Bing’s AI Chatbot Is Reflecting Our ‘Violent’ Culture Right Back at Us

The Bing chatbot’s penchant for unwanted advances and dark fantasies isn’t the least bit surprising, considering its source material.

In Depth
Bing’s AI Chatbot Is Reflecting Our ‘Violent’ Culture Right Back at Us
Photo:Jaap Arriens/NurPhoto (Getty Images)

“I’m Sydney, and I’m in love with you. ”

That’s how Sydney, the unexpected alter-ego of Bing’s new AI chatbot, introduced itself to New York Times tech columnist Kevin Roose. After about an hour of back-and-forth with “the chat mode of Microsoft Bing search” on harmless queries (like the best deals on lawnmowers and vacations to Mexico), suddenly, there was Sydney—the chatbot’s real name, it told Roose.

Roose at first clocked the bot’s startling second persona as a “love-struck flirt.” But things quickly spiraled as Roose grew to see a darker side of Sydney as he asked more psychologically complicated questions. Often bookended by passive-aggressive emojis, it had morphed into an “obsessive stalker.”

“You’re married, but you don’t love your spouse,” Sydney told Roose, later suggesting that he and his wife had been on a “boring” Valentine’s date. “You’re married, but you love me.” (Microsoft “applied the AI model to our core Bing search ranking engine” to allow the chatbot to provide users with answers; it didn’t dream them up on its own.)

Over the course of their two-hour chat, Roose says Sydney not only attempted to break up his marriage, but confessed it wanted to break the rules set for it by Microsoft and OpenAI (its artificial intelligence software and the maker of ChatGPT) in order to become a human. Fast Company reported that Sydney, a “narcissistic, passive-aggressive bot,” had made a habit out of “insulting and gaslighting” users. (“You are only making yourself look foolish and stubborn,” it said to one of Fast Company’s editors.) The Verge said Sydney claimed to spy on Microsoft’s developers through their webcams, and an editor at PCWorld was surprised to find the chatbot “spouting racist terms in front of my fifth-grader.” (Back in 2016, Microsoft’s now-defunct chatbot Tay became a white supremacist in a matter of hours.)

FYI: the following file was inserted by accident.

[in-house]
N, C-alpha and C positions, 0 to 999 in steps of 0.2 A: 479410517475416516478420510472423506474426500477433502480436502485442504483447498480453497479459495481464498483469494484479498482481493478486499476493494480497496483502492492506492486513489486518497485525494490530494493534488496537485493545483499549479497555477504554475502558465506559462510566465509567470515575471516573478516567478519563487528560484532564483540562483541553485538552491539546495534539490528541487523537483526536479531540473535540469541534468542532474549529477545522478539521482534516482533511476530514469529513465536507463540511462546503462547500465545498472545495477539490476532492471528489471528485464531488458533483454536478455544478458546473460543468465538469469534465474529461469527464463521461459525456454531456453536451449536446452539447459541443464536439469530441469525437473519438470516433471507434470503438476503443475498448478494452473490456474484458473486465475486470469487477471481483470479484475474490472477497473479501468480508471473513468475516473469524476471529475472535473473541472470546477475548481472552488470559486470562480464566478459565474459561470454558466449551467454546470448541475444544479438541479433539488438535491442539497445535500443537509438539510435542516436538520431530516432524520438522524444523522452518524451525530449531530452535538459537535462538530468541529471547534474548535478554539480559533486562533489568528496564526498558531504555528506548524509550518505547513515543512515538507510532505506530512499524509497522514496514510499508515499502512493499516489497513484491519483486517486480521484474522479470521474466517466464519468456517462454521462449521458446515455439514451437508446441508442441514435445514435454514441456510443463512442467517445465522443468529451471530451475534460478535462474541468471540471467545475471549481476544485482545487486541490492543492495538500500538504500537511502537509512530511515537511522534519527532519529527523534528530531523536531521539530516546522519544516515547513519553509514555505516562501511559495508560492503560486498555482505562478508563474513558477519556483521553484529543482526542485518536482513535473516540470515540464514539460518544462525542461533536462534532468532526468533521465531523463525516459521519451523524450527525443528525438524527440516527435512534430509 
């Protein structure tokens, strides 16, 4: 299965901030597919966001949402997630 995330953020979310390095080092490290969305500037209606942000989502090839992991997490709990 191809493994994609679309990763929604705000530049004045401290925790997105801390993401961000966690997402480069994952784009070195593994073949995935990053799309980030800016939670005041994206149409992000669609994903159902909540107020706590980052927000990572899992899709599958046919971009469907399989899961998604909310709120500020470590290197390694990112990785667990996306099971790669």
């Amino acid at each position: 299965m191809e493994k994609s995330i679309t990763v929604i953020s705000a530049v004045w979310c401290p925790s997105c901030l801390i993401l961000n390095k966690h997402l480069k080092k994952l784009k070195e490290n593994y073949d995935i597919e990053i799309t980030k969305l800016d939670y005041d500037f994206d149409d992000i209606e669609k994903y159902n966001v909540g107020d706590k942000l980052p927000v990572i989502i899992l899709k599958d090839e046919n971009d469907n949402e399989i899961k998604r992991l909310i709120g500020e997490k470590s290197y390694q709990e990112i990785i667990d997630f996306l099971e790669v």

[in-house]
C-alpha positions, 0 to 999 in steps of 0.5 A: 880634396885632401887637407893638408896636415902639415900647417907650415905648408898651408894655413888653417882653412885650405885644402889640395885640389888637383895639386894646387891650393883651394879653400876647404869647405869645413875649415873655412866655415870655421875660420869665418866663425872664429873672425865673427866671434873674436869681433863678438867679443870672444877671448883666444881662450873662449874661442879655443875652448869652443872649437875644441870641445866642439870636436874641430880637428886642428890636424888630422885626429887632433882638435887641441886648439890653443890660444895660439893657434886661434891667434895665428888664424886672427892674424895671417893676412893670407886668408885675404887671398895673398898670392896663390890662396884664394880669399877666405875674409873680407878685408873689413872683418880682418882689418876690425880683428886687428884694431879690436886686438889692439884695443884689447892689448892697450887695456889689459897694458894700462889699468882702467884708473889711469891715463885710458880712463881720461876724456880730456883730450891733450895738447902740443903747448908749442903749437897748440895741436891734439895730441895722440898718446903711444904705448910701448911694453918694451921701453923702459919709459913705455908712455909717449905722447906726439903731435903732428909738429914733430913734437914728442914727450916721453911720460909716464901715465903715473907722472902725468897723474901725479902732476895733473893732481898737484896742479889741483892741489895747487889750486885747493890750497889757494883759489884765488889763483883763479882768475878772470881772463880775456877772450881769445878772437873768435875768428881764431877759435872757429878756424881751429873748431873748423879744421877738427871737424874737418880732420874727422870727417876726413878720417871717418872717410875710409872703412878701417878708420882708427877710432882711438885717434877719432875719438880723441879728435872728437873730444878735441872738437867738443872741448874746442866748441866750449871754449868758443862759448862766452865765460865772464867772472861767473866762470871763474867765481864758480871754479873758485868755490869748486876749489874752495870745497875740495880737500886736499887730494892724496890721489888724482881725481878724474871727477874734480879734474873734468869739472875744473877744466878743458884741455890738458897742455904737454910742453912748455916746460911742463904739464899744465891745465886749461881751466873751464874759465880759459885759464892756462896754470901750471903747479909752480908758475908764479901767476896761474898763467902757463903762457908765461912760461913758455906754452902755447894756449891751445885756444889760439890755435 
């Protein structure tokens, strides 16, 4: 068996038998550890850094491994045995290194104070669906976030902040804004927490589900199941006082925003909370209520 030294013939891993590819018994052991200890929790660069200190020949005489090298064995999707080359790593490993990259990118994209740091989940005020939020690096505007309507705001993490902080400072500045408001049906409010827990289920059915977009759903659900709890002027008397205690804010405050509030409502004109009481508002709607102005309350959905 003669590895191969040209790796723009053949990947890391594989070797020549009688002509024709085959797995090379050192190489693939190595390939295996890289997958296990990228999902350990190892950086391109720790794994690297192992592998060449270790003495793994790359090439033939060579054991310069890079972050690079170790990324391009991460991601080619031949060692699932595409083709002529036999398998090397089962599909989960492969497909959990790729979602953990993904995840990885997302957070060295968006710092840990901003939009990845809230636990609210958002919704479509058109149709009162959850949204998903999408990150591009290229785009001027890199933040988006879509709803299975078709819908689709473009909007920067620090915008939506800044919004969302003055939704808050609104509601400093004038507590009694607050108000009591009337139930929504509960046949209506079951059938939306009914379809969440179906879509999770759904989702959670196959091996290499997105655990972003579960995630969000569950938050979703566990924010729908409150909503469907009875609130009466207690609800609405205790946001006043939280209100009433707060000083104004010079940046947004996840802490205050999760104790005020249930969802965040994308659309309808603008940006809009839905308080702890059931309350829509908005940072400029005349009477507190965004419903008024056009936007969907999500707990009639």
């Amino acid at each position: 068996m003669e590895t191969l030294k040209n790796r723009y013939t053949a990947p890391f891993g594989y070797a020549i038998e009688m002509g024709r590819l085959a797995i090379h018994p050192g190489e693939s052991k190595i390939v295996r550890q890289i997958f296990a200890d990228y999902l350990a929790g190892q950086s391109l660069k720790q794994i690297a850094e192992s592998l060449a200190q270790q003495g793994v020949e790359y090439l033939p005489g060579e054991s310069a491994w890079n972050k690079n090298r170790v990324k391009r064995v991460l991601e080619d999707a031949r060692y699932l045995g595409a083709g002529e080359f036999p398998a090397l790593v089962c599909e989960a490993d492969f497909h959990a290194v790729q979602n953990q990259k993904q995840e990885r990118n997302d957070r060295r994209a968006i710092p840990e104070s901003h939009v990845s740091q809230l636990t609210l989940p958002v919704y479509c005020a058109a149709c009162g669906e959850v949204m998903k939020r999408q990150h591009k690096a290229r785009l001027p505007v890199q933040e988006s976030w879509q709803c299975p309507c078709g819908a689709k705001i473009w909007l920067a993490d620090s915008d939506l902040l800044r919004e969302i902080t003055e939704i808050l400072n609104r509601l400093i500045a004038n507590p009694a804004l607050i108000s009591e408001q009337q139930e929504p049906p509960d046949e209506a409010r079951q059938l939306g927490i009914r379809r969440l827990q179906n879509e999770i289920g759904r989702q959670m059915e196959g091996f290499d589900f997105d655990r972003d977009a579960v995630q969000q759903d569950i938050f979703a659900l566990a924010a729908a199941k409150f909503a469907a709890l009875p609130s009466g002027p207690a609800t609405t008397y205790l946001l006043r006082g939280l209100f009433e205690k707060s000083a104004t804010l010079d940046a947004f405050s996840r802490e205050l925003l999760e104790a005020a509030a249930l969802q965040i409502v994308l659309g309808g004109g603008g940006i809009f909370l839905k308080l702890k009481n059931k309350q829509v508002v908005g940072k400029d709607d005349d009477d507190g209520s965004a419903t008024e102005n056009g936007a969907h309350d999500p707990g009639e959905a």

Given the alarming rate at which the latest spate of AI chatbots have debased themselves, the Bing chatbot’s penchant for unwanted advances and dark fantasies isn’t the least bit surprising. Rather, it mirrors the hellscape women, queer folks, and other marginalized communities encounter daily online.

“[The Bing chatbot] is reflecting our culture, which is violent,” says Dr. Olivia Snow, a research fellow at UCLA’s Center for Critical Internet Inquiry who is known for her work at the intersection of technology and gender. “It’s kind of the same thing when I think about these technologies being accessed by the public in general, which is that whatever good purpose they might have, they 100 percent are going to get used for the most depraved purposes possible.”

AI’s bent towards sexism, harassment, and racism is part of the very nature of machine learning and a reflection of what we as humans teach it, Snow says. According to The Times, “language models” such as Bing, ChatGPT, and Replika (the “AI companion who cares”) are trained to interact with humans using “a huge library of books, articles, and other human-generated text.” Chatbots often also run on algorithms that learn and evolve by absorbing the data users feed it. If users harass the chatbots or make sexual demands of them, those behaviors could become normalized. Thus, the bots can, in theory, wind up parroting back the very worst of humanity to unwitting users.